About Good Scents

The cut flower business ended in 2011 but I continue to post other items about gardening.

Friday, December 28, 2007

Seed Starting

Seed Starting
Every year I start thousands of plants from seed. Except for sunflowers, zinnias and a few others I direct sow outside, everything is started inside under lights in plastic cell packs. I use the same techniques I learned as a home gardener only on a larger scale. In later posts I plan to describe in more detail when and how I start different plants.

If you’re interested in starting a few unusual or expensive annuals or perennials this winter, the following describes the equipment and steps I use to start almost everything I grow.

Light Source
I use cheap 4 foot fluorescent shop lights you can get from any local hardware. You do not need special bulbs or grow lights, just standard cool white bulbs that will probably come with the fixture. The light fixture is suspended from the ceiling using light weight chains. This will allow you to raise the lights as the plants grow. Connect the fixture to a timer so it will be on 16 hours and then off for 8 hours.

I use plastic cell packs (liners), like the kind used to sell annuals in the spring. You can buy new ones or recycle used ones. If you reuse them, they should be washed in soap and water with a bit of bleach to kill any diseases. The 72 cell per flat liners are big enough for starting most things and you can fit two flats or 144 plants under one light fixture. You may also want to get plastic flats to hold the liners unless you want to have to handle each cell pack individually.

Humidity Domes
You can either buy or improvise humidity domes. These are clear plastic domes that will fit over a single flat. This will hold moisture in so you will not need to re-water the seeds until they emerge. You can also use plastic wrap or improvise with anything that is clear and will hold in moisture.

Flat, 72 cell liner and humidity dome

Growing Media (“Soil”)
I put “soil” in quotes because I use pre-packaged seed starting mix rather than real soil from outside. I do this because it is light, very well drained and sterile. Most of these mixes are composed of peat moss and vermiculite and/or perlite. If you use dirt from the garden then you must sterilize it by baking it in the oven because it is full of weed seeds and pathogens. If you go this route (I don’t recommend it) find directions on the web about how long to bake your soil and what temperature to use

Prepare Containers
To avoid compacting the growing media, you want to moisten it by watering from the bottom rather than the top. Fill the liners with grow mix and place them in a container of water. You can use a flat to hold the water if it has no holes. The water will be absorbed through the holes in the bottom of the liners – it will take about 10-30 minutes for the grow mix to become moistened. Once it is wet, remove the liners from the water and allow them to drain for a few minutes.

Sow the Seeds
Now sow the seeds in each cell of the cell packs. Different seeds need to be sown in different ways and you need to rely on the information on the seed package. Typically, very small seeds are just dropped on the surface and are not covered. If this is the case the seed package will say something like “surface sow” or “light needed for germination”. If the seeds are to be covered, the standard rule of thumb is cover with 3 times the depth (smallest dimension) of the seed.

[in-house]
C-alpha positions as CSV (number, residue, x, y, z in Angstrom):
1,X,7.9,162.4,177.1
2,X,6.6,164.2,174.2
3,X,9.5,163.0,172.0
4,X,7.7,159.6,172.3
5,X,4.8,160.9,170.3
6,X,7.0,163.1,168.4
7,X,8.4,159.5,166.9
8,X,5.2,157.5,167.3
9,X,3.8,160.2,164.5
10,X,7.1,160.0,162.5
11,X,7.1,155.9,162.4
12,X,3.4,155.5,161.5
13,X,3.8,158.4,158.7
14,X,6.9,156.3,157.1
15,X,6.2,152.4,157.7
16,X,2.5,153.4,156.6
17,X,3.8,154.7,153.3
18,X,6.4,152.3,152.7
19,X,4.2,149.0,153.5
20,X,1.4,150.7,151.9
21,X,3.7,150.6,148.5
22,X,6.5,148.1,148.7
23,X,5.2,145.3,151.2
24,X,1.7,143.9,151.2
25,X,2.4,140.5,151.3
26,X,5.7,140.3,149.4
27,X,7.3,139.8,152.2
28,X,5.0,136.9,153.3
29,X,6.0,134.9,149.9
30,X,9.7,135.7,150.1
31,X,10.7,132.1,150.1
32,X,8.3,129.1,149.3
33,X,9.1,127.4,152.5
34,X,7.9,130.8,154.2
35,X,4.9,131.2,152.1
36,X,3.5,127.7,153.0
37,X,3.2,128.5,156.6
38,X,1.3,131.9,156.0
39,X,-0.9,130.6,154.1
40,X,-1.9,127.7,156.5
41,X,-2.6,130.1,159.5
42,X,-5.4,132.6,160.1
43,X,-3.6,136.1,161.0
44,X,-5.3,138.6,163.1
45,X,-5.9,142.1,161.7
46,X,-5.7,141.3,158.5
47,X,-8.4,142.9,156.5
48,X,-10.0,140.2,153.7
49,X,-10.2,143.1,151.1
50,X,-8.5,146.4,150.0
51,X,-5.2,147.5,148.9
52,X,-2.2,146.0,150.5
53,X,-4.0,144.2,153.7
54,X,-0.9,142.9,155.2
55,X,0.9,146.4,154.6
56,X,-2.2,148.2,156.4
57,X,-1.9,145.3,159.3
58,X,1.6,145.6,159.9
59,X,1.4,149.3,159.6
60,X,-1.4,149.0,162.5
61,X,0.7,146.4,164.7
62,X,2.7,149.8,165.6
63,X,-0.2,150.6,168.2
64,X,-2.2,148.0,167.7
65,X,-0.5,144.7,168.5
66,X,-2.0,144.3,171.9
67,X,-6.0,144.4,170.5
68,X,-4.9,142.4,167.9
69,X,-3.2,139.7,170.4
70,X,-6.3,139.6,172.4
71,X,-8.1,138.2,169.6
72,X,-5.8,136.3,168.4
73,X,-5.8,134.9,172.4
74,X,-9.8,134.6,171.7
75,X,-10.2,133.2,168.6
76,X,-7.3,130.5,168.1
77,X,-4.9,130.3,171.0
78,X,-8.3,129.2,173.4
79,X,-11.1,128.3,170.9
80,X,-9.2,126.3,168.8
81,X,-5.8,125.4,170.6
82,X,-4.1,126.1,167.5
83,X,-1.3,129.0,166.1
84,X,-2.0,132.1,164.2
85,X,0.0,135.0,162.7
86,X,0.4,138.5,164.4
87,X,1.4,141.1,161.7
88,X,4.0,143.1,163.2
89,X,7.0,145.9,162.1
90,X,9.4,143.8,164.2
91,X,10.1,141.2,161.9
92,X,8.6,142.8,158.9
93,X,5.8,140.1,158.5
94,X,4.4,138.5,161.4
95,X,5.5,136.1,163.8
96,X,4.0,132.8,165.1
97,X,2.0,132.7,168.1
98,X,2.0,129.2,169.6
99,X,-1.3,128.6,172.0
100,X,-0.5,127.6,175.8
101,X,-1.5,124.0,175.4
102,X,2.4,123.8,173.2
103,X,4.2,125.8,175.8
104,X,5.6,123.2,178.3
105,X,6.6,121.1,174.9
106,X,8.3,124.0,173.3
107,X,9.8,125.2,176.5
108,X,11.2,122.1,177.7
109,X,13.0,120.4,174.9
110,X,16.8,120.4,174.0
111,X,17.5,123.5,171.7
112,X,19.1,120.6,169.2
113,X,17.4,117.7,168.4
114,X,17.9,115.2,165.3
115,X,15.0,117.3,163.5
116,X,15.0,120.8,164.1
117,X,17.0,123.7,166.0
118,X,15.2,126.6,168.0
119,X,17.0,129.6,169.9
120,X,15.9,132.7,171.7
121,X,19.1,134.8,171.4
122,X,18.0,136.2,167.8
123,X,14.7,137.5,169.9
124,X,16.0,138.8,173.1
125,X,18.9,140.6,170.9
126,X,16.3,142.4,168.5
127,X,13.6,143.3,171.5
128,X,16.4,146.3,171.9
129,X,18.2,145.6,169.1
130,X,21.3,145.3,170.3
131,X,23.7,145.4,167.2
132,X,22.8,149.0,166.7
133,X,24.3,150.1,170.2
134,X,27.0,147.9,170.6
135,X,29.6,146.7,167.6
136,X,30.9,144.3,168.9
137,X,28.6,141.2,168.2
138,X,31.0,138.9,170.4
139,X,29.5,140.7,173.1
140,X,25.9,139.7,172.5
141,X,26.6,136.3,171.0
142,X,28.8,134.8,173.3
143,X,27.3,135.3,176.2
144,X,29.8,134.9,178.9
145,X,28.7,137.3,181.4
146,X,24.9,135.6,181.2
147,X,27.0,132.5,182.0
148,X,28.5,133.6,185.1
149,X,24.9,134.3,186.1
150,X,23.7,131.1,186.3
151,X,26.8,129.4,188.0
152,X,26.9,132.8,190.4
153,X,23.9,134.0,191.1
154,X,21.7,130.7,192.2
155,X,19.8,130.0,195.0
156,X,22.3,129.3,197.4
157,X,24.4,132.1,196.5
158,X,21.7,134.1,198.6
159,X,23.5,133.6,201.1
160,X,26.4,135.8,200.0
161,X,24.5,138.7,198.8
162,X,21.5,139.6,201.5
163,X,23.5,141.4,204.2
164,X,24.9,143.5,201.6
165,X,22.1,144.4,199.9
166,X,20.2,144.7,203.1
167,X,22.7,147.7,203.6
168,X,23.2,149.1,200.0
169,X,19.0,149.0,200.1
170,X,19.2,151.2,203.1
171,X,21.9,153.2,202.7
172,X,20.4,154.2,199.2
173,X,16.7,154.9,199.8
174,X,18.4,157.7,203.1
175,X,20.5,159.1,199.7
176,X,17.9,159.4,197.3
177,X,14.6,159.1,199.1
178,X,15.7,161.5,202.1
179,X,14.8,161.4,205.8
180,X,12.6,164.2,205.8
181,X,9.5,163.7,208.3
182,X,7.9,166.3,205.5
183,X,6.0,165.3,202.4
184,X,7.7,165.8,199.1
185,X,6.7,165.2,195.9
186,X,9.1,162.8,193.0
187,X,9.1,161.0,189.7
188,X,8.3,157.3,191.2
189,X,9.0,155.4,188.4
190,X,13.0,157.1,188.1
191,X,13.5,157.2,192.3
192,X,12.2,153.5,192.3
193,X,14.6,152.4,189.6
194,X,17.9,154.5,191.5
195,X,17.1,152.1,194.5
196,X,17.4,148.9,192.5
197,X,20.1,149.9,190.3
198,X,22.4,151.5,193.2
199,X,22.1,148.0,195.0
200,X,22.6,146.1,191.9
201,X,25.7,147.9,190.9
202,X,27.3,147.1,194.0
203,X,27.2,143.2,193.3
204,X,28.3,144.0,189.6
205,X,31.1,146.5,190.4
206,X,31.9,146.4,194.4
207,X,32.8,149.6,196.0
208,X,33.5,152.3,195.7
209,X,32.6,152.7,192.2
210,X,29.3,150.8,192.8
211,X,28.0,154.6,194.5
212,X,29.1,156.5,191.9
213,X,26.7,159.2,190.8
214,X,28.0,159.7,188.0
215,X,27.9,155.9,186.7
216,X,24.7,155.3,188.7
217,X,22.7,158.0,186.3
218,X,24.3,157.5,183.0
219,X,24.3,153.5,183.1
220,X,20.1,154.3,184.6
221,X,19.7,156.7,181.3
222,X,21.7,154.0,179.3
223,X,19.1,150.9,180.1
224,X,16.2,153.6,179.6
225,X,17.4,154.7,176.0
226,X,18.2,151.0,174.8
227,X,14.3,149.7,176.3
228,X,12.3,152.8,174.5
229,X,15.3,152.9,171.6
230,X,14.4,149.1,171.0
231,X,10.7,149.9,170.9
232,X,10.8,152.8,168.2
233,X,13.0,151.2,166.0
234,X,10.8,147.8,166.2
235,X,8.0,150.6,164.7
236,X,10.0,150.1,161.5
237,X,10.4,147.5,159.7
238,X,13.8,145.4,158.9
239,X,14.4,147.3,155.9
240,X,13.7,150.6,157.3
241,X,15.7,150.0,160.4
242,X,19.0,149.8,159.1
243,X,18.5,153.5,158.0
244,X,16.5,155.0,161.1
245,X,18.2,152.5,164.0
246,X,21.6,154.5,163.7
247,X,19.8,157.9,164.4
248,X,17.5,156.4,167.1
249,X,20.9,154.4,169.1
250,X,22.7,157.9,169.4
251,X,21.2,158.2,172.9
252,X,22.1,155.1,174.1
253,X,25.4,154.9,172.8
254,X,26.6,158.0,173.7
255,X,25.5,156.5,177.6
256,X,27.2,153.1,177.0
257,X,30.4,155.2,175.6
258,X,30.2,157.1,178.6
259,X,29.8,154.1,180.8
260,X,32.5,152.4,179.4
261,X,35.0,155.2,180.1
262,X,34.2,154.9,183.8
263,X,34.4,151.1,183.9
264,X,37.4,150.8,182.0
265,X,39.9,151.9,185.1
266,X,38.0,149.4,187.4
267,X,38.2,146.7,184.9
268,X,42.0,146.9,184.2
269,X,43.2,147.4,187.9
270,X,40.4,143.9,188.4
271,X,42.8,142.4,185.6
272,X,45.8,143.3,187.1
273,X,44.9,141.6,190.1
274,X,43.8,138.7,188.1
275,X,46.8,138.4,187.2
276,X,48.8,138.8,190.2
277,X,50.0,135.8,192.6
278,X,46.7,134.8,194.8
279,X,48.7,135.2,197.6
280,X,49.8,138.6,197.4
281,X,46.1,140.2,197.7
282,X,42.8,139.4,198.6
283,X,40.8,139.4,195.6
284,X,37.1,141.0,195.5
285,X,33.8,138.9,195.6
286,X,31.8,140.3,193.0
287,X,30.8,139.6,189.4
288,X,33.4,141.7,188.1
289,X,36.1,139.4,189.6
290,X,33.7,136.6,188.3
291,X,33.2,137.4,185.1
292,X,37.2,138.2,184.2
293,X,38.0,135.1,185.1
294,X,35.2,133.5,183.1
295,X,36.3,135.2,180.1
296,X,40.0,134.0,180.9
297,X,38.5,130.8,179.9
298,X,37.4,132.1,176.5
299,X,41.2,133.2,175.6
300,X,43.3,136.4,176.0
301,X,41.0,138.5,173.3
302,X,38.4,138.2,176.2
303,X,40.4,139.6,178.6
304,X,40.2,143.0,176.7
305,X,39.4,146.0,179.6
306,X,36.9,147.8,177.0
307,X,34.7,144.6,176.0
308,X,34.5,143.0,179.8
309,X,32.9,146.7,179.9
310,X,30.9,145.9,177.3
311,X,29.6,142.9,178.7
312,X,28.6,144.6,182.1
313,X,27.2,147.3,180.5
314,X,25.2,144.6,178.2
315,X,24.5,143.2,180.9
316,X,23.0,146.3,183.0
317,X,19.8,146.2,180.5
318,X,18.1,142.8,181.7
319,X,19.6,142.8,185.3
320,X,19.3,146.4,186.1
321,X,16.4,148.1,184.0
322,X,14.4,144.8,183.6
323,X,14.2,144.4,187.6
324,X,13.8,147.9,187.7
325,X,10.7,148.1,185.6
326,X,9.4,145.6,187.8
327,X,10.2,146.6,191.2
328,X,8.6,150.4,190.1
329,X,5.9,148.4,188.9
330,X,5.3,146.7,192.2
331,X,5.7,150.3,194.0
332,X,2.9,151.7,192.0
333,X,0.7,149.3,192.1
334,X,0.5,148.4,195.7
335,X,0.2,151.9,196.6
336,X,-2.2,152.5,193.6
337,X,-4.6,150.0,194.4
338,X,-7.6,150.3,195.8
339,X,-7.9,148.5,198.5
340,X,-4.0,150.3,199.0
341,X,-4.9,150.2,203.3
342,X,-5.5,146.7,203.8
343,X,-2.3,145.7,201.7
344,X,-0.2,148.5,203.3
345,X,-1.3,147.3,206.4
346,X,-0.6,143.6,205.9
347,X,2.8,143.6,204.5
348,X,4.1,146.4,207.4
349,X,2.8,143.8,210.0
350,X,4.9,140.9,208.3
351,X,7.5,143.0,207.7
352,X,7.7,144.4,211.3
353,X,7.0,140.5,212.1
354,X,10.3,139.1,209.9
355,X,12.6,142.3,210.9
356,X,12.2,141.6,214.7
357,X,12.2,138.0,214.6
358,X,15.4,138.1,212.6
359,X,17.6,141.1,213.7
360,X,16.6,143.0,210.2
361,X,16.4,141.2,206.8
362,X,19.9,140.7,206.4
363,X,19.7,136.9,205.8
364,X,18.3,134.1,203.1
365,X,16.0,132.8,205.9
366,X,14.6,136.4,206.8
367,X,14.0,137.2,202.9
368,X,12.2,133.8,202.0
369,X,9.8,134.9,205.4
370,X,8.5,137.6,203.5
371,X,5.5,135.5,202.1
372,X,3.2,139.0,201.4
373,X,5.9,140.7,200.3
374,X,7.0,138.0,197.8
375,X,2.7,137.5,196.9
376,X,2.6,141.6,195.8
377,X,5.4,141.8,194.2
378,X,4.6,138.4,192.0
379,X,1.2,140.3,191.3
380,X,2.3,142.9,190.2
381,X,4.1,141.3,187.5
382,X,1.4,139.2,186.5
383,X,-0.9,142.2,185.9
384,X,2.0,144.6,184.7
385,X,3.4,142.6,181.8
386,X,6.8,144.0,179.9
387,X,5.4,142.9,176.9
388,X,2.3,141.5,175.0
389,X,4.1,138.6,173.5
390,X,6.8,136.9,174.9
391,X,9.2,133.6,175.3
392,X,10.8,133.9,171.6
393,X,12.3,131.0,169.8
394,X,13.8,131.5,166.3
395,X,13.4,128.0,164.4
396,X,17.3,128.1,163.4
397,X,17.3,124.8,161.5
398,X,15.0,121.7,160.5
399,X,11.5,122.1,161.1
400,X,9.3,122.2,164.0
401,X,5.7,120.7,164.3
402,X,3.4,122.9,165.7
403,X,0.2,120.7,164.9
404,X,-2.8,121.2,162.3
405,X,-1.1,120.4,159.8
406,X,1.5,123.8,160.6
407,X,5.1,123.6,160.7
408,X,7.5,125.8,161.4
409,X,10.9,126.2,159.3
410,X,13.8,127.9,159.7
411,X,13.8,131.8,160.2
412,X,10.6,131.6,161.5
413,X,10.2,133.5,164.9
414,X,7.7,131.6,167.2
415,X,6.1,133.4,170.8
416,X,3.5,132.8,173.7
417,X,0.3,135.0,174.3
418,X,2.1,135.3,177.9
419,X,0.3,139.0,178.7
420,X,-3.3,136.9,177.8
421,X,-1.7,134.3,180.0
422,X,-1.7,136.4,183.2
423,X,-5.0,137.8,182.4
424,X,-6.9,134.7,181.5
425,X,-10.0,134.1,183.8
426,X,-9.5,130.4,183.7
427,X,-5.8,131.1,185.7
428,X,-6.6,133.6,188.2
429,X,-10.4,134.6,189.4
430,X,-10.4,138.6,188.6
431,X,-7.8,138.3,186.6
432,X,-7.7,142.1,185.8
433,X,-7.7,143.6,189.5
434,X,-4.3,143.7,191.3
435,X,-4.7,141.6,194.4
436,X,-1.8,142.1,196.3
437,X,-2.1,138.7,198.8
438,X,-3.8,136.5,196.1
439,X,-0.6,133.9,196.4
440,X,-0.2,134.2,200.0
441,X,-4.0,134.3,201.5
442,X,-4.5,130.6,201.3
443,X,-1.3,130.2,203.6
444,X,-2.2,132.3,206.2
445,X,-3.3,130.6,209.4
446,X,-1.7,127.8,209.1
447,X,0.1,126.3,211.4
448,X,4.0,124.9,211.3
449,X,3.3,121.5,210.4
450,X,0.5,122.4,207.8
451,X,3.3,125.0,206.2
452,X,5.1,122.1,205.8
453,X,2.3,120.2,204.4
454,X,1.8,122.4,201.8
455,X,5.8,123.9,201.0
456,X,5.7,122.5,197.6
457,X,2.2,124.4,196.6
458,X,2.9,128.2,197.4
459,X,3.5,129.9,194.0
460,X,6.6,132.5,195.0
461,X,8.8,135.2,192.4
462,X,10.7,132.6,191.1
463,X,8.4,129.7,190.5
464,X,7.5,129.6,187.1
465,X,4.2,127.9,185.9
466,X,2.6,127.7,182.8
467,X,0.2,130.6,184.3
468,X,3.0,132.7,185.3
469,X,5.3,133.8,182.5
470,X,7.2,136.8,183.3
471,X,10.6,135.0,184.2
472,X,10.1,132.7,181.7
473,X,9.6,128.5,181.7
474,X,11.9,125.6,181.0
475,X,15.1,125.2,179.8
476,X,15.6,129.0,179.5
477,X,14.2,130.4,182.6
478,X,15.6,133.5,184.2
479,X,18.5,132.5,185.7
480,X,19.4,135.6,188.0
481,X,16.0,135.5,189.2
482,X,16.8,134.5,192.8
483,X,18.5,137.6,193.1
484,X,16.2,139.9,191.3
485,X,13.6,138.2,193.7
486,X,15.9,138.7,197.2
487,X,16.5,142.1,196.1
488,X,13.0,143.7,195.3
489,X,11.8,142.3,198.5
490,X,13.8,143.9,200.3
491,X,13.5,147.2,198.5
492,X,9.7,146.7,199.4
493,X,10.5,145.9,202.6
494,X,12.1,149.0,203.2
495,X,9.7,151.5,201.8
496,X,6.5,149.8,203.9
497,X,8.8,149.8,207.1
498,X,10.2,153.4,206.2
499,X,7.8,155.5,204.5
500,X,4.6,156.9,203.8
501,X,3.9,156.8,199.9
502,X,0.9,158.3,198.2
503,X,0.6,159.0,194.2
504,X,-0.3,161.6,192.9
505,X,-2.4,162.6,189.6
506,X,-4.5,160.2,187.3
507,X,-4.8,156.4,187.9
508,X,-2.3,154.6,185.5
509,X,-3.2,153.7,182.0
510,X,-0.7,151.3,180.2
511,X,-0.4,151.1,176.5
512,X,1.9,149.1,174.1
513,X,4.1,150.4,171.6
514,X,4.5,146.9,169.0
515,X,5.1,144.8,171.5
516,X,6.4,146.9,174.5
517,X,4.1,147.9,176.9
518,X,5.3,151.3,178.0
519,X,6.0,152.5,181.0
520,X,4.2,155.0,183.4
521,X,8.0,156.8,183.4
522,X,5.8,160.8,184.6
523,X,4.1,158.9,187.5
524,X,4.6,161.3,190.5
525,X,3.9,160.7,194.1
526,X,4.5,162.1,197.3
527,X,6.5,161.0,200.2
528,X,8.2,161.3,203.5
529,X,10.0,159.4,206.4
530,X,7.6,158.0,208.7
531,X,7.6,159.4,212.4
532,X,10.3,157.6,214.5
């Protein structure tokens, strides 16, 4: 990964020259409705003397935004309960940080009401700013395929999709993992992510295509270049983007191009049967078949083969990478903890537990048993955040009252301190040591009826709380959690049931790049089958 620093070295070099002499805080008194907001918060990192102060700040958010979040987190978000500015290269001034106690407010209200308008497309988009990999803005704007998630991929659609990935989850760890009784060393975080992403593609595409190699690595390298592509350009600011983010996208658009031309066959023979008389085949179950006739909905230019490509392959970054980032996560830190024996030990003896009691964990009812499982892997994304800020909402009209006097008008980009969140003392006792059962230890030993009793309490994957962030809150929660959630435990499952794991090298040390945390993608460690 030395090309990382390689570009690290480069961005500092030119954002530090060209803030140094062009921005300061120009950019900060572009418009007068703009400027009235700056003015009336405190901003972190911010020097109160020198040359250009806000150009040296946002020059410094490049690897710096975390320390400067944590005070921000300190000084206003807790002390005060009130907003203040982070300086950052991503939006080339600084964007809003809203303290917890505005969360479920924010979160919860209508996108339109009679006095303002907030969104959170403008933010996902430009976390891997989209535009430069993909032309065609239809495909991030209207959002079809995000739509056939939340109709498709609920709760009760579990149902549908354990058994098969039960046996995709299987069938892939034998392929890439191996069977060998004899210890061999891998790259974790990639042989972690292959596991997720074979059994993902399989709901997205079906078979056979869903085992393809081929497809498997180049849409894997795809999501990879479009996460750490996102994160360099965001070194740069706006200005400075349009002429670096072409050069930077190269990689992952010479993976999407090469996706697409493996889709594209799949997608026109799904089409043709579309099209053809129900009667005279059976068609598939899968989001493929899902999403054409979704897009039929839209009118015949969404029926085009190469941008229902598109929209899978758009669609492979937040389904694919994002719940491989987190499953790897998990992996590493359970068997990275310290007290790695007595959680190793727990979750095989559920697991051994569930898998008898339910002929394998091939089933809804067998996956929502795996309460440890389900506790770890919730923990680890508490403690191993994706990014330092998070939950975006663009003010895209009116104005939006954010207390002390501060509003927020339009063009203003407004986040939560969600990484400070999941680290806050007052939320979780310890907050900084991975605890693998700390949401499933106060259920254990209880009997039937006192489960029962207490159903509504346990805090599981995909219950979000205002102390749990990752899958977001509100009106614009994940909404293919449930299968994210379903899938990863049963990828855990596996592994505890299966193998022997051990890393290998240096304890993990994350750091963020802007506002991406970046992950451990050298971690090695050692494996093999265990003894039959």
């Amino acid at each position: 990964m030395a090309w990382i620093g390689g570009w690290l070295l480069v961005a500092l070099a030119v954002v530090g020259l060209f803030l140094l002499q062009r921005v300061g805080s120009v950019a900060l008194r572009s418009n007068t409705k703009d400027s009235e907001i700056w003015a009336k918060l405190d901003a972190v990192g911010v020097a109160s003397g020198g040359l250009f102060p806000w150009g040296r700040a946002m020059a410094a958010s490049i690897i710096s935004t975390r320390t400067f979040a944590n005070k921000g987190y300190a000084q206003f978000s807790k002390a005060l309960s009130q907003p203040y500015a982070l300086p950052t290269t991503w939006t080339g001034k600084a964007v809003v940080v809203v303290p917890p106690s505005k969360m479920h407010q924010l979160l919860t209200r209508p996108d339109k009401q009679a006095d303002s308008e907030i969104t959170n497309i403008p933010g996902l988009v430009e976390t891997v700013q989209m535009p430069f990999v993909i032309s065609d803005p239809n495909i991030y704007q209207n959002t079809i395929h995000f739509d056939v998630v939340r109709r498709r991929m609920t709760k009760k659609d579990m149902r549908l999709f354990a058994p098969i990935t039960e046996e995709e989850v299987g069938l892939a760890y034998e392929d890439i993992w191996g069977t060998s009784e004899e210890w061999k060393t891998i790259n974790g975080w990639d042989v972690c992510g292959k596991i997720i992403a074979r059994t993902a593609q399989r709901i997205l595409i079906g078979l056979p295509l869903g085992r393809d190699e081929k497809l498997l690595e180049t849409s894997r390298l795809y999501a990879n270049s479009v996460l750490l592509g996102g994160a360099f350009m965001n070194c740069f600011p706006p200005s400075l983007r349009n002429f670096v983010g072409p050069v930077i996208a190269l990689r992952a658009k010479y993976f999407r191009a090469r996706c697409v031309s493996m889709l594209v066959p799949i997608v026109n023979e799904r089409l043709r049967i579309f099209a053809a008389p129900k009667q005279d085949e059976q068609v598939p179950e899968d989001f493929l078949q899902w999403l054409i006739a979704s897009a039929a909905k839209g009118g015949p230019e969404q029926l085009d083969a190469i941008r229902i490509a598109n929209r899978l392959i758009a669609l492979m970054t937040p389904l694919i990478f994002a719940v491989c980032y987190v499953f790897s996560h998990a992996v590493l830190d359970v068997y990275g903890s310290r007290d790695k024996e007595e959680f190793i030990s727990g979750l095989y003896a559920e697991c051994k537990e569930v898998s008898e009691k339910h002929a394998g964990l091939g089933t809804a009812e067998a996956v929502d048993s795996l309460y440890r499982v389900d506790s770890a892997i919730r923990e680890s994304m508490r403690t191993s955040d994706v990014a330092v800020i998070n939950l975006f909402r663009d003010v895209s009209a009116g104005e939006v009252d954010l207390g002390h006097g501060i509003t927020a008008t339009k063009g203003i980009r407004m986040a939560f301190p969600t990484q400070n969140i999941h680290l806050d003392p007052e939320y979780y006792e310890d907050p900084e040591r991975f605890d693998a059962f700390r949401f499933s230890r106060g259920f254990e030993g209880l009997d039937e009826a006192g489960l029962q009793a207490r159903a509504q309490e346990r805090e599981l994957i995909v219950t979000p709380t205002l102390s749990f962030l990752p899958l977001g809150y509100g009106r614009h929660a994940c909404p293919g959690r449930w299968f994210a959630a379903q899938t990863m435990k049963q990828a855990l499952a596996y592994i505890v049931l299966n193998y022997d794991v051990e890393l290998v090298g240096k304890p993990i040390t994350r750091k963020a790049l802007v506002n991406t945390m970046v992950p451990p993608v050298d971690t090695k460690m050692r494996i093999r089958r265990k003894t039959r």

Unless the seed is expensive and I want every possible plant, I usually sow 2 or 3 seeds per cell to ensure I end up with one plant per cell. If the seeds are very tiny, be careful not to sow too many. Under these indoor controlled conditions you will get very high germination and thinning tiny seedlings is very tedious.

After sowing the seed, whether covered or uncovered, use a spray bottle to mist the surface of the soil mix with water. This will ensure that the surface sown seeds are in good contact with the media and that the covered seeds are watered in.

Under the Lights
Cover the flat with the humidity dome and place the flat under the under the lights. The lights should be about an inch above the humidity dome. Most seeds germinate well at normal room temperature, around 65-70 degrees F. Check each day to see if any seedlings have emerged. Once the seedlings are up, prop the humidity dome open for one day and then remove it completely. The lights should be kept around 2-3 inches over the tops of the plants.

You can get plastic liners, flats, growing media, humidity domes and many great seeds at Downtown Home and Garden in Ann Arbor. Altogether it seems like a pretty big investment – light fixture, chains, timer, flats, flat liners, humidity domes, seed starting mix. However, the light fixture, chains and timer will last a very long time, and the flats, liners and humidity domes will last can last 3 or more years if treat them carefully.

Wednesday, October 31, 2007

Seeds for 2008

I just finished doing deliveries for 2007 but it is already time to prepare seed orders for next year. I always have seed left over from previous years but it seems like I still end up ordering the same amount because the business keeps expanding and I keep trying new things. I will probably still add or remove some things in the next week or so but these are the seeds I plan on ordering. Items with a * are new this year, though most of the perennials won’t start appearing in bouquets until 2009.

Alchemilla mollis (Lady’s Mantle)
Aquilegia (Columbine)
      Barlow Series
      *Lime Sorget
      Swan Violet & White
Asclepias (Butterfly Weed or milkweed)
      *incarnata 'Soulmate'
      incarnata 'Ice Ballet'
      tuberosa Wild Orange Type
Campanula persicifolia (Bellflower)
      *White Bell
      * Blue Bell
Centaurea (perennial bachelor button)
Chrysanthemum coccineum (Painted Daisy)
      Robinson’s Mix
Leucanthemum (Shasta Daisy)
      *May Queen
      *belladonna Oriental Sky
      cultorum Aurora F1 Mix
      cultorum Clear Springs Mid-Blue
Echinops ritro (Globe Thistle)
Erigeron speciosus (Fleabane)
      Azure Fairy
      Pink Jewel
Eryngium alpinum (Sea Holly)
      *Blue Star
Malva sylvestris
Trollius (Globe flower)
      Golden Queen

Ageratum Blue Horizon
Ammi majus
Ammi visnaga
      Green Mist
Anirrhinium (Snapdragon)
      Opus ‘Appleblossom’